"This is something I'm very passionate about because it's the stage of life I'm in now," said Grothaus, who has two children and is expecting her third. "There are a lot of things I know now that I wish I knew before."
Grothaus said she hopes the blog will foster a community of moms who share ideas and ask questions.
The second part of Grothaus's project is the Women's Association of Credit Union Leaders, a group that was started locally by Grothaus and CommunityAmerica Chief Operating Officer Lisa Ginter.
The group had its first meeting at the end of June with more than 25 participants joining together with the goal of networking and sharing ideas.
Jodi Chambers, director of business excellence at $2.6 billion Assiniboine Credit Union in Winnipeg, Manitoba, believes that a credit union cannot serve members well unless its internal processes are as smooth and efficient as possible.
In 2007, Assiniboine merged three credit unions in the largest merger in Manitoba to date. A year later the credit union merged another credit union, and then went on to implement a new banking system.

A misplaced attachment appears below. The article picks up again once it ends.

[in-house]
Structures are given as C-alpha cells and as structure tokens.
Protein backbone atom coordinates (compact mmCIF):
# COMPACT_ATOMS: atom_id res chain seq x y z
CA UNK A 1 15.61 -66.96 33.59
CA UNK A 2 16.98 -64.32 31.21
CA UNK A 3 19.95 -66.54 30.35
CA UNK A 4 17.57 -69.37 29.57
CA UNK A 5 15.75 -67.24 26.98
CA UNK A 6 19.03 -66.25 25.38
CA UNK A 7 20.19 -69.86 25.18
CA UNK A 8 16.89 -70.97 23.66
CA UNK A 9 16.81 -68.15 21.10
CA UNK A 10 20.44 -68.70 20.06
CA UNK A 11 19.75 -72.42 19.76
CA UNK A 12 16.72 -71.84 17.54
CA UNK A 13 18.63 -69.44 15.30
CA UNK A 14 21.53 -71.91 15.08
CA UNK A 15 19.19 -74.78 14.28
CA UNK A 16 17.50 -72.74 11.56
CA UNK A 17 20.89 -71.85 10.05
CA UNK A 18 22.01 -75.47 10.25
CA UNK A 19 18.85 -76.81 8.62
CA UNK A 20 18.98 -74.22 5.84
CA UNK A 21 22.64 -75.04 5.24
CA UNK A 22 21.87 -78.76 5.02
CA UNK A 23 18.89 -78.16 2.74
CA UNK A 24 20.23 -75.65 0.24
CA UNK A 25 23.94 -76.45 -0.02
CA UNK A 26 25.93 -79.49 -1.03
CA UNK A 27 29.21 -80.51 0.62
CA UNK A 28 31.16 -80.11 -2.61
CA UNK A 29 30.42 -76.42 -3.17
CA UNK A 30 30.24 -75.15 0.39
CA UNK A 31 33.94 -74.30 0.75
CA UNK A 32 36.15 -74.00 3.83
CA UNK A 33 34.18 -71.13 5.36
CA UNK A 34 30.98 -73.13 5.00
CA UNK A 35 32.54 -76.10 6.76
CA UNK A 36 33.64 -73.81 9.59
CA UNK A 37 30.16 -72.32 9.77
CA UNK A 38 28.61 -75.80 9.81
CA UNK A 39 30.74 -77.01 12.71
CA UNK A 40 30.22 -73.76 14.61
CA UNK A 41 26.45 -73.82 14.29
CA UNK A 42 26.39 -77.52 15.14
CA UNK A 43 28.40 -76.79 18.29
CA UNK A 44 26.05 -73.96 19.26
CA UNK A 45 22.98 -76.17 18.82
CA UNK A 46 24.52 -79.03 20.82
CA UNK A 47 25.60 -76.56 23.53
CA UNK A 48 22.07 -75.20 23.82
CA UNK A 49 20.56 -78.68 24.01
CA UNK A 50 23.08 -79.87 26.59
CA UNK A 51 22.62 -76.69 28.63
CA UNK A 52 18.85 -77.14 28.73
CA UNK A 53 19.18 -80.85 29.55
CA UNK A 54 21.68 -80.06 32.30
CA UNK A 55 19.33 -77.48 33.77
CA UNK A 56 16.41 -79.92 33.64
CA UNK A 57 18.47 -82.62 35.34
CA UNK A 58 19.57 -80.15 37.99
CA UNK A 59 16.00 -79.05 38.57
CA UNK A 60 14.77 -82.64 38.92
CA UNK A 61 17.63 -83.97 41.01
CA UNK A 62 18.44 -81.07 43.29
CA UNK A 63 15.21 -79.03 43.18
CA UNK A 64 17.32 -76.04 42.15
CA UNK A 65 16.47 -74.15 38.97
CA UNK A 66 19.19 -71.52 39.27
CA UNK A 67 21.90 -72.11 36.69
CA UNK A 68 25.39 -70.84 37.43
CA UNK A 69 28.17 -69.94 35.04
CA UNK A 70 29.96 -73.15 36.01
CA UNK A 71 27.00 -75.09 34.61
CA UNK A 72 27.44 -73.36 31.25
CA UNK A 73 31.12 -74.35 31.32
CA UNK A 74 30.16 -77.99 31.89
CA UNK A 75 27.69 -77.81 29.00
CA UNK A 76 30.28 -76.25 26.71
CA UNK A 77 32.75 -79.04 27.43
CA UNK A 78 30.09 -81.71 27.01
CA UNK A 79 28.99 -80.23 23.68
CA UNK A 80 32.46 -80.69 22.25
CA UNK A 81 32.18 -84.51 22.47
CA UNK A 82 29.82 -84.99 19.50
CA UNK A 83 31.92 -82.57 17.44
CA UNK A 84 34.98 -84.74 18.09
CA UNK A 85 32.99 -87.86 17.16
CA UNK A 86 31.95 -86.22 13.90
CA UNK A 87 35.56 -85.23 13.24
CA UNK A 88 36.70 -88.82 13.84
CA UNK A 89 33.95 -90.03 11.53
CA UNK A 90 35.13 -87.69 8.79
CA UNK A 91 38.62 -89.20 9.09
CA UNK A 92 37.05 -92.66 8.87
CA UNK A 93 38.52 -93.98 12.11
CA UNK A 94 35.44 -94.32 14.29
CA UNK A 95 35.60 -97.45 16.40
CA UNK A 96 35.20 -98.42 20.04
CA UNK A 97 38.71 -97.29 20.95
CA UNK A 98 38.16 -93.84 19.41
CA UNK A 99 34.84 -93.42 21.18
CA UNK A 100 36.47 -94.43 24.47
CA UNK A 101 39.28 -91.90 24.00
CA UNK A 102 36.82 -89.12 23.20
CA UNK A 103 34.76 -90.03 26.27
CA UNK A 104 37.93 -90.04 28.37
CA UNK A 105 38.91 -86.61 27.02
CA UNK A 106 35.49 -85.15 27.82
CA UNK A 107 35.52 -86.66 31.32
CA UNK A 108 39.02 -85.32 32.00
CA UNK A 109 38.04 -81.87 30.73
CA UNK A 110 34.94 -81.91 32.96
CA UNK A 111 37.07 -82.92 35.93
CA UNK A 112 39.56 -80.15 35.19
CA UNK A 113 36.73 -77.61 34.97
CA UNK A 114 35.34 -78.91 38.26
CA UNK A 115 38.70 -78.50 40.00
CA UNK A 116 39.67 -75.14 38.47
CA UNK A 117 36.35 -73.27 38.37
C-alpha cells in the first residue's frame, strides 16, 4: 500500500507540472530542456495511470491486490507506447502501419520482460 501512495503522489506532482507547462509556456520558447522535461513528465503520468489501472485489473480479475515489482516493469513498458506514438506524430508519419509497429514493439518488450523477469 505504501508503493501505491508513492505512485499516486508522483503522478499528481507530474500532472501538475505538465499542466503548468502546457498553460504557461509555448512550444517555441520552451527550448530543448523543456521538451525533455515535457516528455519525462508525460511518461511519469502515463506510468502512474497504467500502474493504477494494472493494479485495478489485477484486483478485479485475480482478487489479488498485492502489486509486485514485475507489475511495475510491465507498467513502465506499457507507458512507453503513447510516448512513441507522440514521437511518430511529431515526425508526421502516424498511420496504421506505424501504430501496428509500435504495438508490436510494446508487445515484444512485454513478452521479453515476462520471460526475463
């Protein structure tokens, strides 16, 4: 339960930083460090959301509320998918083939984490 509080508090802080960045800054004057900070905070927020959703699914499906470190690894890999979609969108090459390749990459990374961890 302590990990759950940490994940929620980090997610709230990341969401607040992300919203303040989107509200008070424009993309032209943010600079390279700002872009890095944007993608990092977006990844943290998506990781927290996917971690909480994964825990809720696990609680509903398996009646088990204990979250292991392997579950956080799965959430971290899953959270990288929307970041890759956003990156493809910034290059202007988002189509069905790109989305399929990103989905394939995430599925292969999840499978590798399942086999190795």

With Assiniboine's employees and different departments all operating on different pages, Chambers developed a program to review all the internal processes to determine the best and most efficient. Once a process is selected Chambers goes back and tracks it again to show where and how the improvements were made.
Chambers will use her video and blog to showcase projects from 2009 and 2010 and document how she incorporated what she learned from last year's projects into the program.
Some of the projects may live on, but the Next Top Credit Union Executive competition will wrap up in November at the CUES' CEO/Executive Team Network conference. All six finalists will present their work to a panel of judges who will provide live feedback. The winner will be selected by a combination of the judging panel and live online voting.